On the day after Washington demonstrations against American policies in Southeast Asia, President Johnson heard a different view expressed by evangelist Billy Graham in Houston’s Astrodome.
“Even a little handful can make a great noise and get national attention if they are protesting and demonstrating,” said Graham, who was winding up a crusade in Texas’s largest city.
Continuing his pre-address welcome to Mr. and Mrs. Johnson, the evangelist pointed out that in Houston nearly 400,000 people of every color and creed had attended the ten-day meetings “to protest sin and moral evil and to affirm their belief in moral integrity and old-fashioned religious convictions.” The fact that most of them had been under 25 indicated that “the youth of today, in spite of a noisy minority, are probably the most religious-minded of any generation in this century.”
The President and his wife had flown in specially from their ranch, where Graham and his associate Grady Wilson hail been guests the previous weekend. Johnson’s fulfillment of a promise made to Graham, a longtime friend, made history. It was probably the first time a President in office had attended an evangelistic meeting. And the experience was doubtless a novel one also for many members of the White House press corps, which was out in force. In view of the Texas tragedy of two years ago, pressmen and photographers were asked to watch their language: the President was to be “filmed,” not “shot.”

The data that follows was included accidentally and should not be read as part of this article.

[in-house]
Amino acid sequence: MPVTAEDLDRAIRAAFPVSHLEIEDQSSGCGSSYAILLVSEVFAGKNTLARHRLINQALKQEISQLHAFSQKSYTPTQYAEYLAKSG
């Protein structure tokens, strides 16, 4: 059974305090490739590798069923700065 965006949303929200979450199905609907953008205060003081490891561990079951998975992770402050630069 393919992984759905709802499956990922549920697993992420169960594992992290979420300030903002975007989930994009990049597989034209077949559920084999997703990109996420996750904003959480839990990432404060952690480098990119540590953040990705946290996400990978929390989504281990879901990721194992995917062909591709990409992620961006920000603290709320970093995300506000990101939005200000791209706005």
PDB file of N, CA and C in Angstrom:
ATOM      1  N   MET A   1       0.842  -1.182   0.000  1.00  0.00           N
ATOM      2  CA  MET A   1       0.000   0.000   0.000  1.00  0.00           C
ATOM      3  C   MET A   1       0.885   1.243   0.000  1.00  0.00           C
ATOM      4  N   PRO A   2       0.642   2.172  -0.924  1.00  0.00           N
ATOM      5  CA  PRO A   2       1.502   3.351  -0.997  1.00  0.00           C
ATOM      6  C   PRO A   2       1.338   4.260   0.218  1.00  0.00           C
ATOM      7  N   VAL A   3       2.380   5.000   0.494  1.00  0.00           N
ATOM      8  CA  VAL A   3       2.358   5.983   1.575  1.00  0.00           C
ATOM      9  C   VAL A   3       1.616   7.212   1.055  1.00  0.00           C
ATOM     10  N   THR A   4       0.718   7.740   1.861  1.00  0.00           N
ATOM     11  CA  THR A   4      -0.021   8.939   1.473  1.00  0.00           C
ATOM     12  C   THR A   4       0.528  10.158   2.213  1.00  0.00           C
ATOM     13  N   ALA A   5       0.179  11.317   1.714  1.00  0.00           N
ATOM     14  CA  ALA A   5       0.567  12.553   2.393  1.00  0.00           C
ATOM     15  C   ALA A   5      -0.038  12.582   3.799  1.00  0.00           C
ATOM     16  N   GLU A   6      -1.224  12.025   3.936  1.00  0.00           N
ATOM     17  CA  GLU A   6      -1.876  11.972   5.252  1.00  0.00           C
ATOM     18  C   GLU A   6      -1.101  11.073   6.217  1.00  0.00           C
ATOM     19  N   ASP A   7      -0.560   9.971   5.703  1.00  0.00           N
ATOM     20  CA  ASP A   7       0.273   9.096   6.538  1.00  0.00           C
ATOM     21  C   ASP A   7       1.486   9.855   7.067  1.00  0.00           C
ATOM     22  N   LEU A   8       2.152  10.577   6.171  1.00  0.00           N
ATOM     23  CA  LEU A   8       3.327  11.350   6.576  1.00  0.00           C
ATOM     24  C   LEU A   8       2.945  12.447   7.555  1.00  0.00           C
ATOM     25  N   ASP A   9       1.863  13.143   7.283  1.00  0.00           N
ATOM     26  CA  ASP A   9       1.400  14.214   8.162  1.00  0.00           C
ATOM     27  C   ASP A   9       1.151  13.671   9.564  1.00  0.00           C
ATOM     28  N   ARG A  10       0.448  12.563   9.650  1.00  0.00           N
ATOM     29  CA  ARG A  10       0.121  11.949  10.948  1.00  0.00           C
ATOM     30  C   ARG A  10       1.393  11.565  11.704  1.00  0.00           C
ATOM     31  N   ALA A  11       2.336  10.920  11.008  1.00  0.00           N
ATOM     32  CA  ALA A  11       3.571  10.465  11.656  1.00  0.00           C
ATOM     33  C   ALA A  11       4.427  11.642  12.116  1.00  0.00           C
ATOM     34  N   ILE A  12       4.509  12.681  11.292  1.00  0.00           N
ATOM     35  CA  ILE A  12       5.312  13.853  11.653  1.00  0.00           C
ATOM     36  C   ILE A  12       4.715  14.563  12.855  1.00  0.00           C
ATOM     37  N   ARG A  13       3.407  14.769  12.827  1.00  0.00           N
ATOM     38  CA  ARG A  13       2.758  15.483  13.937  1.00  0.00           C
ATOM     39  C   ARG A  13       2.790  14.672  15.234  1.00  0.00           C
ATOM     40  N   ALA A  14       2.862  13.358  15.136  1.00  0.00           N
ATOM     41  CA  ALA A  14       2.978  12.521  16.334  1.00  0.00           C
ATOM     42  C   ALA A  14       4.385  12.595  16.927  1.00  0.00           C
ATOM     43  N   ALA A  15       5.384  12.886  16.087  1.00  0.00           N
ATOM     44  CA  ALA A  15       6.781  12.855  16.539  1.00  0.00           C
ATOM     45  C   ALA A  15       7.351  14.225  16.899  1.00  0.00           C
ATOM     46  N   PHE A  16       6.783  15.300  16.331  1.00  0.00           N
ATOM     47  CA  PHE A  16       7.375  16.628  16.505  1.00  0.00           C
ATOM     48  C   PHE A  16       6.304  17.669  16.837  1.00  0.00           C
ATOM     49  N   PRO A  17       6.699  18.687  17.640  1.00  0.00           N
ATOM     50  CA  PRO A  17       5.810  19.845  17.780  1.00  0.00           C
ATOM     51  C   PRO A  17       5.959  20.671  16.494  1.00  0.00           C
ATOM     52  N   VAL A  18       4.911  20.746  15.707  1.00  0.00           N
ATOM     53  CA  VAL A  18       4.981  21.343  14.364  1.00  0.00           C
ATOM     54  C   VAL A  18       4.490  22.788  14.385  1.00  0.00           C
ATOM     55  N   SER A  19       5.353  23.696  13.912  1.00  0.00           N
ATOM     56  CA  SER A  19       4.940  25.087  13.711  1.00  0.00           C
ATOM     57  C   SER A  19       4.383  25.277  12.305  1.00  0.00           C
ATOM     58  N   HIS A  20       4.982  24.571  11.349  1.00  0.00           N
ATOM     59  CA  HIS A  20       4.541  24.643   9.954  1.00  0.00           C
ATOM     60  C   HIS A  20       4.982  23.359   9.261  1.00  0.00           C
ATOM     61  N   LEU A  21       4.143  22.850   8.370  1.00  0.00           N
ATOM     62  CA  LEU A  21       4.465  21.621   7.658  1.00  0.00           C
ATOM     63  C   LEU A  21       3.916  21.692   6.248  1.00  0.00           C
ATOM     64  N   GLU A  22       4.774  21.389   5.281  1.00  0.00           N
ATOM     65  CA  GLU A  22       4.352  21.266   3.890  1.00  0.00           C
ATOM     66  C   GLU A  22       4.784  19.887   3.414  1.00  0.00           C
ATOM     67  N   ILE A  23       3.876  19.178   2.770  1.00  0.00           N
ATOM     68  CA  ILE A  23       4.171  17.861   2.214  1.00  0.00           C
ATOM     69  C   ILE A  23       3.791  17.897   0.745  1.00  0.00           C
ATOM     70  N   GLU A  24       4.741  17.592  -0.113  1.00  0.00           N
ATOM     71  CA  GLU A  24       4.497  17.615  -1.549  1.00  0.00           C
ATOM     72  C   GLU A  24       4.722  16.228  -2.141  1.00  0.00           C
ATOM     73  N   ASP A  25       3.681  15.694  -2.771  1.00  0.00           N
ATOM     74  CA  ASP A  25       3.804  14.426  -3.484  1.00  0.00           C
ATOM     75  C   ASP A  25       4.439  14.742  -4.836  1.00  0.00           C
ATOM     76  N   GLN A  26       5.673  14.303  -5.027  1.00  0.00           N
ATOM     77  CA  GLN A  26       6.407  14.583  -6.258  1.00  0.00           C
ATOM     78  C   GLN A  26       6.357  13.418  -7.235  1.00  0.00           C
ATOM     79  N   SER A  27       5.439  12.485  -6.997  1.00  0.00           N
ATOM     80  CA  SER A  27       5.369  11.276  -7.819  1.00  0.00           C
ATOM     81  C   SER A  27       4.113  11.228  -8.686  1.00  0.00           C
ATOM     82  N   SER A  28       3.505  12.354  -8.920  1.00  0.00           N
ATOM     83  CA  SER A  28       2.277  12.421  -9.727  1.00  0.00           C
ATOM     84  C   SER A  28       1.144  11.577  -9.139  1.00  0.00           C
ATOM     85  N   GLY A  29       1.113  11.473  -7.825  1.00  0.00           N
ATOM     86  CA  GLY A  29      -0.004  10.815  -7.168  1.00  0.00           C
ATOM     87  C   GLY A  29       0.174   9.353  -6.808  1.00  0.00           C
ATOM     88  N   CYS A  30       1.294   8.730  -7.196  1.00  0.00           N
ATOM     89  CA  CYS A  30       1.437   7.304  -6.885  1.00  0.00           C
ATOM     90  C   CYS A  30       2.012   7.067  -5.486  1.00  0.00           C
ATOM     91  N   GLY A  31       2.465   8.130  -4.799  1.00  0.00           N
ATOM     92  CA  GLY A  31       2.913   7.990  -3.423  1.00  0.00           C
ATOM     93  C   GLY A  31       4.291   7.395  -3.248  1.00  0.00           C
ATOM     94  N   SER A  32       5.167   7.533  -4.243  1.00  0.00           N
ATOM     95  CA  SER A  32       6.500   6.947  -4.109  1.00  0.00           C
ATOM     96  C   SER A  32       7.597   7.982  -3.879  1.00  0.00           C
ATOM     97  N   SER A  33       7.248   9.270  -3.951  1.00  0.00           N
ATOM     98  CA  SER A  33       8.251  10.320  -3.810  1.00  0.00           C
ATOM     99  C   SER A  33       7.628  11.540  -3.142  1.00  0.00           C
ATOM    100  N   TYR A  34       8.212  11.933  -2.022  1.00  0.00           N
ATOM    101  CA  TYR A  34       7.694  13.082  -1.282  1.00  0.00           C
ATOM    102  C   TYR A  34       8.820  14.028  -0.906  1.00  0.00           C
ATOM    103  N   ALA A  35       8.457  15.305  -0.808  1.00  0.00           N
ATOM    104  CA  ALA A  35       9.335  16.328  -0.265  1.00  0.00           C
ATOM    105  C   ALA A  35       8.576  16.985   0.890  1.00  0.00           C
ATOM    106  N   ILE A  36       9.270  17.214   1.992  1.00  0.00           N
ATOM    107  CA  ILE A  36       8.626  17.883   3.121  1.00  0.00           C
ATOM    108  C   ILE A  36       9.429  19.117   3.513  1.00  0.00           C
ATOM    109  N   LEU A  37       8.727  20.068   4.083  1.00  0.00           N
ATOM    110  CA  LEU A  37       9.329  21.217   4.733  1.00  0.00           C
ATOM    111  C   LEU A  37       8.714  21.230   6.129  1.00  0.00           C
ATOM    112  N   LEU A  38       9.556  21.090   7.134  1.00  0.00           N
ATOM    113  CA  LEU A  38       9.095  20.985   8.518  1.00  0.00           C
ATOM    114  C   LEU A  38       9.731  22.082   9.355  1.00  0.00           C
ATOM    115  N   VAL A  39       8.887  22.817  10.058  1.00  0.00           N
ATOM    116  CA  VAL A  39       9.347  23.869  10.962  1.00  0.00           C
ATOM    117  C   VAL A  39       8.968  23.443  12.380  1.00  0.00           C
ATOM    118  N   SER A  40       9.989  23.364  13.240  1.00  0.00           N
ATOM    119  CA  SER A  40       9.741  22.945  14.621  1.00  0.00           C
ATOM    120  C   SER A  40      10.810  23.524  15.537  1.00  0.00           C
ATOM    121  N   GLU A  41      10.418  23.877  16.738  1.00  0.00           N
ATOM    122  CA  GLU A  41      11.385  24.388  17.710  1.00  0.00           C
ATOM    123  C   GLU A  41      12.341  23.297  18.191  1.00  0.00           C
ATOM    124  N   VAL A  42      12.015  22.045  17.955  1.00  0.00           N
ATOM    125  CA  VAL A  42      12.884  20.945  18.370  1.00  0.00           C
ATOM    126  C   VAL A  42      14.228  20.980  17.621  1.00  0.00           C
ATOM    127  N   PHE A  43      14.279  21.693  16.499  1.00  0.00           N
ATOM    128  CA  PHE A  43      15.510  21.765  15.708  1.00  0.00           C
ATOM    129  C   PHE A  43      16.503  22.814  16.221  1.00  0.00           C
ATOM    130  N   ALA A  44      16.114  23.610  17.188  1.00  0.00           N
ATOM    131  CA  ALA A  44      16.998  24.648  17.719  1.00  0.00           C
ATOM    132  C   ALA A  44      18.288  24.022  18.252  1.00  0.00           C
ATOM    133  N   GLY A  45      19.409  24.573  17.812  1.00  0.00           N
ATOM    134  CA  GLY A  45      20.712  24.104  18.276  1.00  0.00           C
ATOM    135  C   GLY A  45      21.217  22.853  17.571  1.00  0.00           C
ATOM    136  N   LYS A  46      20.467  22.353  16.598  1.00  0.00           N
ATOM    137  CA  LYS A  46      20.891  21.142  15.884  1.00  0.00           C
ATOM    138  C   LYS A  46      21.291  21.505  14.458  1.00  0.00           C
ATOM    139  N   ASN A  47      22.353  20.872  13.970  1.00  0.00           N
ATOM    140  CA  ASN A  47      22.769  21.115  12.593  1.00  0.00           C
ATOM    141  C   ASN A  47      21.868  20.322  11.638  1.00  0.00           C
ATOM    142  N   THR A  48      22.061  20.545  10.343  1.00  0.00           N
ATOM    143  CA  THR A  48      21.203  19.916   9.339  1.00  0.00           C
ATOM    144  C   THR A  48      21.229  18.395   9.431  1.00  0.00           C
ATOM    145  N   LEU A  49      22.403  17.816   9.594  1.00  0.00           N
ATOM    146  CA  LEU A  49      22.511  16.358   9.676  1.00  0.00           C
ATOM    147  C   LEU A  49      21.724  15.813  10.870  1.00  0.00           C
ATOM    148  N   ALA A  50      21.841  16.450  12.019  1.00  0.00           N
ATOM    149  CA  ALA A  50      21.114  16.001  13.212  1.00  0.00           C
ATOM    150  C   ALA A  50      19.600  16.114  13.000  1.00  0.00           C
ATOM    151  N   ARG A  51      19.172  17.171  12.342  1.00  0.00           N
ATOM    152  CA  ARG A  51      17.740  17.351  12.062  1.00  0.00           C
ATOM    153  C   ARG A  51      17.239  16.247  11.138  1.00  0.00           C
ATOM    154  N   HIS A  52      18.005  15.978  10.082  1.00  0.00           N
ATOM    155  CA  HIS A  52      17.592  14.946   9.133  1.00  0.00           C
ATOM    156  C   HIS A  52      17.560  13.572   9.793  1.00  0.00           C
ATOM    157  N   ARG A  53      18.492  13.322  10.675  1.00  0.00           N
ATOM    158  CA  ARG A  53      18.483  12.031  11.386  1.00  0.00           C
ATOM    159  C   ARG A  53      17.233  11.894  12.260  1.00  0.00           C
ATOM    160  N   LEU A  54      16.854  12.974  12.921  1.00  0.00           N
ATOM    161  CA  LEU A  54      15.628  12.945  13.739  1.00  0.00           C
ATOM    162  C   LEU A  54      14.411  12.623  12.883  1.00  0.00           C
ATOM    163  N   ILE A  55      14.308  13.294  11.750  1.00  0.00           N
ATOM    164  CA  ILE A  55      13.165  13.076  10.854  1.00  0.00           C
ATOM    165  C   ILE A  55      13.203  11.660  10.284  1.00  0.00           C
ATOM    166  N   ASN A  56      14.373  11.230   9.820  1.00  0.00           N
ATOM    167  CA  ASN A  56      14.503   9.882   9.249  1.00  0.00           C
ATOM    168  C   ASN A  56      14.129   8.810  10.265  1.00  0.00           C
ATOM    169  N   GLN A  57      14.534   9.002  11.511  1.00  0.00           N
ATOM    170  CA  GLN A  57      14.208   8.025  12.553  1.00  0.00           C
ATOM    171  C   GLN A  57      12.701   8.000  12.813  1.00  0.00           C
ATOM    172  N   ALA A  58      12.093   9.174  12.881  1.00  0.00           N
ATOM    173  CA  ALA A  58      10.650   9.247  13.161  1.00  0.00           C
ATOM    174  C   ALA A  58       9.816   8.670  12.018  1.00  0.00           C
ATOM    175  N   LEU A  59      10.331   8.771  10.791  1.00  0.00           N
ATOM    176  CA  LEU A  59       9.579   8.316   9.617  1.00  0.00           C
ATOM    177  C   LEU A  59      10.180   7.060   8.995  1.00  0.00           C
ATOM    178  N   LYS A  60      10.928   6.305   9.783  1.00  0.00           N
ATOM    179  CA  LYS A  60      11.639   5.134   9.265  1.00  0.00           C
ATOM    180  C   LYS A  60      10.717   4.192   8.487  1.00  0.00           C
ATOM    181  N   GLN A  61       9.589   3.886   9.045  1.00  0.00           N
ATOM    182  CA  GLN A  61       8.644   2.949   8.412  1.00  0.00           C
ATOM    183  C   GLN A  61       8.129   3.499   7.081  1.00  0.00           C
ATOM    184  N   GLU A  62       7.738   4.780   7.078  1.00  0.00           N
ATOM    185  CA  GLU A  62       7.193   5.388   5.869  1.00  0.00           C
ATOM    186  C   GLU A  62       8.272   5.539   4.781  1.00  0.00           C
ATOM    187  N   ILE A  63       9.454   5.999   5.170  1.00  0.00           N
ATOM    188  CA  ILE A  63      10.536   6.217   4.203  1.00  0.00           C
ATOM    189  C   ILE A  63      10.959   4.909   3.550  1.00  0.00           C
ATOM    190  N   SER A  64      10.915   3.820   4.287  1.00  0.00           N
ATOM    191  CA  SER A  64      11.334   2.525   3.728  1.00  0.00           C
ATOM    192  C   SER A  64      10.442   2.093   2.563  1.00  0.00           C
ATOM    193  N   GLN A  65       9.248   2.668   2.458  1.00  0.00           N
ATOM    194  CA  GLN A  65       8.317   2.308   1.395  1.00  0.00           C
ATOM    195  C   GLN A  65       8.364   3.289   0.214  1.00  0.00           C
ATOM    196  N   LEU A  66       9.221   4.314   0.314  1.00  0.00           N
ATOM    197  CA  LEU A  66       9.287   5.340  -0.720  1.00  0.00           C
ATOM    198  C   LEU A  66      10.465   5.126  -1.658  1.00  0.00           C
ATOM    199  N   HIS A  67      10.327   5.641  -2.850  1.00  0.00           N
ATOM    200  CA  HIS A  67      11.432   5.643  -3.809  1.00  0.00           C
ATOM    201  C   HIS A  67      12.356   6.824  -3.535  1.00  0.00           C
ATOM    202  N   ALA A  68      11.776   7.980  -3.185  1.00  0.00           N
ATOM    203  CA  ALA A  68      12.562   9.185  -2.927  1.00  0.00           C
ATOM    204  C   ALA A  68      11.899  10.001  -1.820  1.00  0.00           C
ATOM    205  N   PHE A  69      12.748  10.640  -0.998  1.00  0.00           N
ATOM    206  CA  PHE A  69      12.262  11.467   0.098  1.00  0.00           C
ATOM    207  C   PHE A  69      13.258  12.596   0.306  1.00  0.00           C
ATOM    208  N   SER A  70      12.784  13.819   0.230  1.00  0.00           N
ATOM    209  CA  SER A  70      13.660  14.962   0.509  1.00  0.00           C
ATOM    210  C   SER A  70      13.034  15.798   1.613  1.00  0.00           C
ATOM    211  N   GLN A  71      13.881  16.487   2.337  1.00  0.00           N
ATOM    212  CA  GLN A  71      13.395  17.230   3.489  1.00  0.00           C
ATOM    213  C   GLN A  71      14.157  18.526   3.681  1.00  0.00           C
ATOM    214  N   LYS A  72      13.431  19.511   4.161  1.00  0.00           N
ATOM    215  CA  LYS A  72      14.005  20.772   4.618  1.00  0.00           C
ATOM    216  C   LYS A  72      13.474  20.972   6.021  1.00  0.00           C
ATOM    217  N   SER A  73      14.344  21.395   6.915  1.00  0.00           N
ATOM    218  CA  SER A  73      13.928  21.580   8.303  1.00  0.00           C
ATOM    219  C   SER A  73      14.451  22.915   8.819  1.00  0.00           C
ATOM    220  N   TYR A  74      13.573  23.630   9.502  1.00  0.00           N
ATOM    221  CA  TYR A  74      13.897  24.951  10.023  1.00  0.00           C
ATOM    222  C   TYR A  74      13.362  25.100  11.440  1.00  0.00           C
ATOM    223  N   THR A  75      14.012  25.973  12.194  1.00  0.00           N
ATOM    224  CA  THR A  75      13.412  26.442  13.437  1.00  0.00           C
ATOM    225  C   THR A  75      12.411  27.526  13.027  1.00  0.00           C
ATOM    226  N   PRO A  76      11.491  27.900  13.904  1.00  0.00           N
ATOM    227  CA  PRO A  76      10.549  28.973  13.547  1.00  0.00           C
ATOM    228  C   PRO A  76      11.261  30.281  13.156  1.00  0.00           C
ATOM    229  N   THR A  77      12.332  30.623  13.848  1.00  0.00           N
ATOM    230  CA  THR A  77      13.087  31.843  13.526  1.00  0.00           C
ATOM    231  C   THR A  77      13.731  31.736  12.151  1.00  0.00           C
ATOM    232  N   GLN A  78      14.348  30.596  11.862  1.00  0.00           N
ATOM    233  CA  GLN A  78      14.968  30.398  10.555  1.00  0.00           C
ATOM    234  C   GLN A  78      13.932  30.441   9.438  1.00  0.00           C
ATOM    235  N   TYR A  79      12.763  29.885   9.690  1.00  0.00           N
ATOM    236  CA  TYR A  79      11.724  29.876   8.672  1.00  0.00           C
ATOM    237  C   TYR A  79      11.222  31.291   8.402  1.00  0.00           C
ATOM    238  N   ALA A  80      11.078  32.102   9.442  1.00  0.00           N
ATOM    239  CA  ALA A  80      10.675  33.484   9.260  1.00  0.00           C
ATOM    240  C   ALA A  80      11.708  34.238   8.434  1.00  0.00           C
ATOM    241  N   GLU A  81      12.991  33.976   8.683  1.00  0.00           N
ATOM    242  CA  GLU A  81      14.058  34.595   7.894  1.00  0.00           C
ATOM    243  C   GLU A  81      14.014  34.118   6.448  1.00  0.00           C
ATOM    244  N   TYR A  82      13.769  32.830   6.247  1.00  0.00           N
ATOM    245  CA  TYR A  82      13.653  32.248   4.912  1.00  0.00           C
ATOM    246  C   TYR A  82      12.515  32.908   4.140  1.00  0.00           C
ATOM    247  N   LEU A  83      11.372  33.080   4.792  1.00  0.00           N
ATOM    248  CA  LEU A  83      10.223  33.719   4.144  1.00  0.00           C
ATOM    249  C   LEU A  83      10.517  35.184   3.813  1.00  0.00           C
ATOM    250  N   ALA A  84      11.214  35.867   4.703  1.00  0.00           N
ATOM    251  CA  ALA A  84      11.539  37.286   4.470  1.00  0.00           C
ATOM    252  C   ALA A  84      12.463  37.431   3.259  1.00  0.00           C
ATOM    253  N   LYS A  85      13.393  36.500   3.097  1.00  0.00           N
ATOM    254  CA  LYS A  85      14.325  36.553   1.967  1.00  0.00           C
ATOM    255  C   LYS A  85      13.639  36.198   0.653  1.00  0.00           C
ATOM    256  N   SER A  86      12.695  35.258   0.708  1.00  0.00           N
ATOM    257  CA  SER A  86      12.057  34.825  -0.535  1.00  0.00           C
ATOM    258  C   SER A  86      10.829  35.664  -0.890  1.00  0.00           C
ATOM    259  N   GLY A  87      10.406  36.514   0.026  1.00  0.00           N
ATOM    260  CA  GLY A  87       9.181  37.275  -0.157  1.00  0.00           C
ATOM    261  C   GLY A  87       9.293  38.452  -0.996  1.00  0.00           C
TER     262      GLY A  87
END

Two days before the beginning of a crusade twice postponed because of his illness, Graham had addressed a capacity crowd at the University of Houston auditorium. In this, his first public address in twelve weeks, the fit-looking evangelist pointed to the fallacy of waiting for problems ...1
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